Thursday, July 12, 2012

Study: Wolverines need refrigerators

Will insects and bacteria consume more of the wolverine's food if the climate warms?

Wolverines live in harsh conditions; they range over large areas of cold mountainous low-productivity habitat with persistent snow. The paper suggests wolverines take advantage of the crevices and boulders of the mountainous terrain, as well as the snow cover to cache and "refrigerate" food sources such as elk, caribou, moose and mountain goat carrion, ground squirrels and other food collected during more plentiful times of year. These cold, structured chambers provide protection of the food supply from scavengers, insects and bacteria. In addition, the refrigerated caches increase the predictability of available food resources, reduce the energy spent by females searching for food while in lactation phase, and decrease the time mothers spend away from cubs.

The paper appears in the current edition of the Journal of Mammalogy and was co-authored by Robert M. Inman of WCS, Audrey J. Magoun of Wildlife Research and Management, Jens Persson of the Swedish University of Agricultural Sciences, and Jenny Mattisson of the Norwegian Institute for Nature Research.

"People don't normally think of insects and microbes as being in competition for food with wolverines," said lead author Robert Inman of the Wildlife Conservation Society's North America Program. "But in fact, bacteria will devour an unprotected food source if that source is available."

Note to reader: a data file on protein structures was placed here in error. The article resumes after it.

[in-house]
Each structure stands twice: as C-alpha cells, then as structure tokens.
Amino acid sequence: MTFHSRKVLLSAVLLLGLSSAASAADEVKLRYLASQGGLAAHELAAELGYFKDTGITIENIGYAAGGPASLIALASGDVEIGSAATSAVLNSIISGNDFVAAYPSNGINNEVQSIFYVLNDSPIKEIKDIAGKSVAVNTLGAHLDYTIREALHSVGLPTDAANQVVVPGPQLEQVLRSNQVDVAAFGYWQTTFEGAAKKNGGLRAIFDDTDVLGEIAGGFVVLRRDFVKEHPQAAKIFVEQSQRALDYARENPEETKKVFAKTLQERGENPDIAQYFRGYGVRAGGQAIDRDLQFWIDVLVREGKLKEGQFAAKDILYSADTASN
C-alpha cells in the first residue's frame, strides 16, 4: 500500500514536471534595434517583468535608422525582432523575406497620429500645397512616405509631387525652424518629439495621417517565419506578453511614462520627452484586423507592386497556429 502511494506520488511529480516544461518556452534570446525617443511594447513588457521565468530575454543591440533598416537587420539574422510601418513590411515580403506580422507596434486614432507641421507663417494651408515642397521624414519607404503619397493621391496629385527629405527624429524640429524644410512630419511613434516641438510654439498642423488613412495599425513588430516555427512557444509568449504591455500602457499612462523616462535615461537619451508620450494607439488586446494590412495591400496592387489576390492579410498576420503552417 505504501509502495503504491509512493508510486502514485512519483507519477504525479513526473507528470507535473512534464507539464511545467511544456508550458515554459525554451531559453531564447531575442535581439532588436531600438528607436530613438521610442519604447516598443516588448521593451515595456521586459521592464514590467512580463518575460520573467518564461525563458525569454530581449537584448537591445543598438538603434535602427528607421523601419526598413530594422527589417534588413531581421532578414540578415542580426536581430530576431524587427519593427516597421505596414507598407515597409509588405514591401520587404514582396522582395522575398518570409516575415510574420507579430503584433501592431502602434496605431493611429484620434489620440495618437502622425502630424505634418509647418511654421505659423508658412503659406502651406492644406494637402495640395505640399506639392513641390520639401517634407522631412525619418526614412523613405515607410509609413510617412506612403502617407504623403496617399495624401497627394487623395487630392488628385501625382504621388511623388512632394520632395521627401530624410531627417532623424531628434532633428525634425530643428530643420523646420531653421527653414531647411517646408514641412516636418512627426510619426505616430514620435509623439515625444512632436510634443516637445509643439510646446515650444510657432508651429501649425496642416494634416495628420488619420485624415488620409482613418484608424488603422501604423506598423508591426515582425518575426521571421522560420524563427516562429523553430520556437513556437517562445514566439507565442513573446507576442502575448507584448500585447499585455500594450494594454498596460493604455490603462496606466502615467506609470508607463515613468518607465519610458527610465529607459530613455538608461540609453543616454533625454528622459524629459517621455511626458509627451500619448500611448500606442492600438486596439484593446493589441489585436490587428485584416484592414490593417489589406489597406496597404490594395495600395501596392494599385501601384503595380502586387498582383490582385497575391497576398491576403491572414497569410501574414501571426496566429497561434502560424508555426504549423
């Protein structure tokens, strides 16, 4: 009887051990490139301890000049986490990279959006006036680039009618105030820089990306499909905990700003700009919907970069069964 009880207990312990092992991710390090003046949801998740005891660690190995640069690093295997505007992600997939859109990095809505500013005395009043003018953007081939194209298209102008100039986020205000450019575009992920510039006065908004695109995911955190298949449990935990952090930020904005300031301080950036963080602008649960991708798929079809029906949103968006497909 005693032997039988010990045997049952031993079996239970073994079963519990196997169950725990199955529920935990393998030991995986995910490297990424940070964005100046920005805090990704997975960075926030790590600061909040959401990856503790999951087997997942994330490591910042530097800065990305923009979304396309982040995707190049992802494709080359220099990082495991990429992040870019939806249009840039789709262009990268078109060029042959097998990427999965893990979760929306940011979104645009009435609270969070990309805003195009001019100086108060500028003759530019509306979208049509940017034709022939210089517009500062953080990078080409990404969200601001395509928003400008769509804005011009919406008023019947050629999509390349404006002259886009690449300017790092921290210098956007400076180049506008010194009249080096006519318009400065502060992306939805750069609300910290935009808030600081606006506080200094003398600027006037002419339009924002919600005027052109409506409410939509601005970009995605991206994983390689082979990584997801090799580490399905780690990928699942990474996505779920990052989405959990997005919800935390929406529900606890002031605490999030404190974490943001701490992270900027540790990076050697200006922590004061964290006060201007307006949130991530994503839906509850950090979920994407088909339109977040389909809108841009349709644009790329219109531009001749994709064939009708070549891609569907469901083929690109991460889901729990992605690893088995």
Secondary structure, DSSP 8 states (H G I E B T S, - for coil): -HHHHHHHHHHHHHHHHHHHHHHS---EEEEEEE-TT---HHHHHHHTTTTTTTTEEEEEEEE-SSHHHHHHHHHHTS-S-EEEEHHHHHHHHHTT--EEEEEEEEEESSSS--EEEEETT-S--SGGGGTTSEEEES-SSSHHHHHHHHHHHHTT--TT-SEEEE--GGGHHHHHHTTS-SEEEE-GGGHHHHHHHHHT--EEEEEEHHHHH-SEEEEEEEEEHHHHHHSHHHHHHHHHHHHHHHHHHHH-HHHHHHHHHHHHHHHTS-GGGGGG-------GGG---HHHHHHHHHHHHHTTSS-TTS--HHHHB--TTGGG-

Through an extensive literary review, the authors noted that wolverine reproduction is confined to a brief period of the year, and the lactation phase in females (February through April) corresponds to a period of low availability of food resources. Wolverines, which are opportunistic foragers, have adapted by amassing food caches during the preceding winter months when food is more readily available. Without the cached food supply or an unforeseen alternative (such as a winter-killed ungulate), early litter loss occurs.

Inman said, "Understanding why and how wolverines exist where they do and the various adaptations they have evolved to eke out a living will better inform population management strategies and conservation of the species."

Climate change will play a key role in management planning for the conservation of wolverines, the authors say.

In a study published in 2010, wolverine biologists demonstrated a relationship between the areas where wolverines exist (their distribution) and persistent snow cover. The first theory advanced was that wolverines must have deep snow available in springtime so that they can give birth to their small cubs in a warm, secure den. The newly released study suggests that other factors related to climate and snow pack, such as competition for food, may also be involved in explaining the limits to wolverine distribution.

Because of their dependence on snow pack, wolverines were recently listed as warranted for protection under the Endangered Species Act due in large part to the threat of climate change reducing distribution and habitat connectivity. The authors say that a deeper understanding of how and why wolverines use snow pack the ways they do is critical to understanding how climate change will impact survival and reproductive rates.

"Shedding light on the specific mechanism of how climate will affect wolverines is important in order to know what to do to help them hold on," said WCS's North America Program Director, Jodi Hilty.